Gambling, betting or speculating? What’s the difference?
After reading Jim Paul’s book, it got me thinking about my system. What was I doing each time?
What we want to do is trade, but are we sometimes betting? What’s the difference?
How Paul sees it:
- If it’s for entertainment, then we’re gambling.
- Emotionally attached to the outcome—and ego is involved—then we’re betting.
- Assessed the risk and the probability the chances are it qualifies as speculation.
Trading, on the other hand, is speculation that follows a plan.
(The same applies to investors, just over a longer timeline).
Sounds straightforward. But in the heat of the (trade) moment what was I doing? What are the clues?
Do I get upset, even mildly, when taking a loss?
Alternatively, do I get quite pleased with myself when I record a win?
Was my risk measured, apportioned and applied?
Did my ‘trade’ follow my plan (precisely)?
Did I improvise in some way?
To ensure I have a trader’s approach—and that I don’t lapse into what could be categorised as betting—I use a checklist.
When I’ve developed my trading plan, and tested it, I take a lot of time to distil it into a checklist format.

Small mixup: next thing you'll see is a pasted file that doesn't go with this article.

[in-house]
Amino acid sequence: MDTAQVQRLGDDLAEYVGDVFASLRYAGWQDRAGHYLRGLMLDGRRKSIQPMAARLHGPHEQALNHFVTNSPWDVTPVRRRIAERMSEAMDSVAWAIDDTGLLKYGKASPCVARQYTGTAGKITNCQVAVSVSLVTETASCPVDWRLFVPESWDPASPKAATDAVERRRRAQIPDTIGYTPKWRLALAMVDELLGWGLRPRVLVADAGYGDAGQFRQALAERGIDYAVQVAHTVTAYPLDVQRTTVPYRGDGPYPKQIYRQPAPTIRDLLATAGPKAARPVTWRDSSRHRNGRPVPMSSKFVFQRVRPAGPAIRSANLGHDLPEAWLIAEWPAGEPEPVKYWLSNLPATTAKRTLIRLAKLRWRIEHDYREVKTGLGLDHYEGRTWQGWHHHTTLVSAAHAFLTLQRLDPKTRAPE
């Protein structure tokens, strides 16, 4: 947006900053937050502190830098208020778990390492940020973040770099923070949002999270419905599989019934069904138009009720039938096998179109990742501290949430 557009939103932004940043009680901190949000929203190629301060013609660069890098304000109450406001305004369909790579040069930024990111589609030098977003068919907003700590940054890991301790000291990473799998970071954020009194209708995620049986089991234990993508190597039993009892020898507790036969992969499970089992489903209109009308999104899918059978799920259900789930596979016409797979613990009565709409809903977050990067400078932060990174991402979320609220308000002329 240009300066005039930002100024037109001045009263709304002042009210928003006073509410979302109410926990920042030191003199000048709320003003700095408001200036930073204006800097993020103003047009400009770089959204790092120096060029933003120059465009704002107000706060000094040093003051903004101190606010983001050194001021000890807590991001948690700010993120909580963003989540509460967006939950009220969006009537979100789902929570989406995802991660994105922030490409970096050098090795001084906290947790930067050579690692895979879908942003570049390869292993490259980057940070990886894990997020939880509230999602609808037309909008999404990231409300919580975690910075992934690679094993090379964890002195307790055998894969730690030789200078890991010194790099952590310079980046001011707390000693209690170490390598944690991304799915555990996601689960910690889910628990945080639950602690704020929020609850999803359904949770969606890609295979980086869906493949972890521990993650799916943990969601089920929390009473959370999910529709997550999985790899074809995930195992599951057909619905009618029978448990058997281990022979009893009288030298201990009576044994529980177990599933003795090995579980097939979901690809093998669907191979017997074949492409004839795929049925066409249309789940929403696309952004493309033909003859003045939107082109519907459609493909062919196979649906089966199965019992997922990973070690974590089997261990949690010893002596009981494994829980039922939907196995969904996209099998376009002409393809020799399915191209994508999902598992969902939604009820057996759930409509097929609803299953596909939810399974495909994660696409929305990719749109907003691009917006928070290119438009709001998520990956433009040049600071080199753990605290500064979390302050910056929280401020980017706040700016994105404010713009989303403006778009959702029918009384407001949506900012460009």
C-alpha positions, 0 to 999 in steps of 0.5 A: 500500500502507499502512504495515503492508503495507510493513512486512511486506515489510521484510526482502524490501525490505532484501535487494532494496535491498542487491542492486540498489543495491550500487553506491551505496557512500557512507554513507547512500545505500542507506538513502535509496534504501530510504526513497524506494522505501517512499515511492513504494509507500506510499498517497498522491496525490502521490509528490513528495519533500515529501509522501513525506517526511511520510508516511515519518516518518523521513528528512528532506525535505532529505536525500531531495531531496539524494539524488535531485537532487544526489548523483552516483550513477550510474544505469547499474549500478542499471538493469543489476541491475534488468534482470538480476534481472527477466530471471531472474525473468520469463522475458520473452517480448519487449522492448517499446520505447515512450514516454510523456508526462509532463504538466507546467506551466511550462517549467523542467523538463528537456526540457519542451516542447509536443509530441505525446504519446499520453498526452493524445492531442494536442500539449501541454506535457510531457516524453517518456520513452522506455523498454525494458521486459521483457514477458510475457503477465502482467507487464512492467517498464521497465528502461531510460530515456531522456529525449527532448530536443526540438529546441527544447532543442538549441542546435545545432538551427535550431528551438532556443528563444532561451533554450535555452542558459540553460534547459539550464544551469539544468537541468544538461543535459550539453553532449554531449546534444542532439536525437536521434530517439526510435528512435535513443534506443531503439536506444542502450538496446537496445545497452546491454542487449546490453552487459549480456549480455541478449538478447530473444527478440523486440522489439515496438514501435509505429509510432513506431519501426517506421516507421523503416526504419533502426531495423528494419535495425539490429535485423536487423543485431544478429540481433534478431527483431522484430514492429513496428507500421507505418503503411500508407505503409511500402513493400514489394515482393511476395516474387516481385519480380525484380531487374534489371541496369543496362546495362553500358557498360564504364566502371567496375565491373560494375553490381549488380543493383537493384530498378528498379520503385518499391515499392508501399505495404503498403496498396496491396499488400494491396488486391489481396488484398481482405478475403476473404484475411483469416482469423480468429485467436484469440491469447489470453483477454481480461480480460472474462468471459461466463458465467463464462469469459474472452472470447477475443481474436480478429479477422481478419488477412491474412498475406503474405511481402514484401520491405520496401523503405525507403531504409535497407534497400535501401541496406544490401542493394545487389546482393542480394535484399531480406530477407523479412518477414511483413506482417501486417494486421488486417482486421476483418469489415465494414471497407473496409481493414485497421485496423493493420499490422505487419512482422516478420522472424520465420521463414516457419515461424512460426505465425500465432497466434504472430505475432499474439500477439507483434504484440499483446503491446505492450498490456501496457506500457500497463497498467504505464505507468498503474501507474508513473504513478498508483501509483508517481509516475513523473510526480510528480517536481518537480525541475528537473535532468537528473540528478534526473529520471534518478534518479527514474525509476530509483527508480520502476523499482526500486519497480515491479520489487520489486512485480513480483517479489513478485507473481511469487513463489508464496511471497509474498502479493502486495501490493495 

As an ex-aviator, checklists were very much part of working life. However, ironically it was the book ‘The Checklist’ by Atul Gawande (a surgeon taking lessons from aviation!) that brought home the more profound need for a checklist.
Checklists are not a bullet abbreviation of a plan. That wouldn’t work. Still too detailed more likely. An index for aviation, surgery and trading is often time-critical. Therefore, such a reference is an item all on its own.
It contains stuff that if missed, could be very unhelpful if not catastrophic.
Maybe items not found in a manual or plan.
An example Gawandy uses is the checklist from a light aeroplane where one emergency starts with the words ‘fly the aircraft first’.
My trade entry checklist has such a beginning: ‘(on review) at the month’s end, will this entry be apparent?’
My trading plan is one thing, but to make sure I implement it speculatively (as a trader)—and keep mister ego at bay—I need my checklist.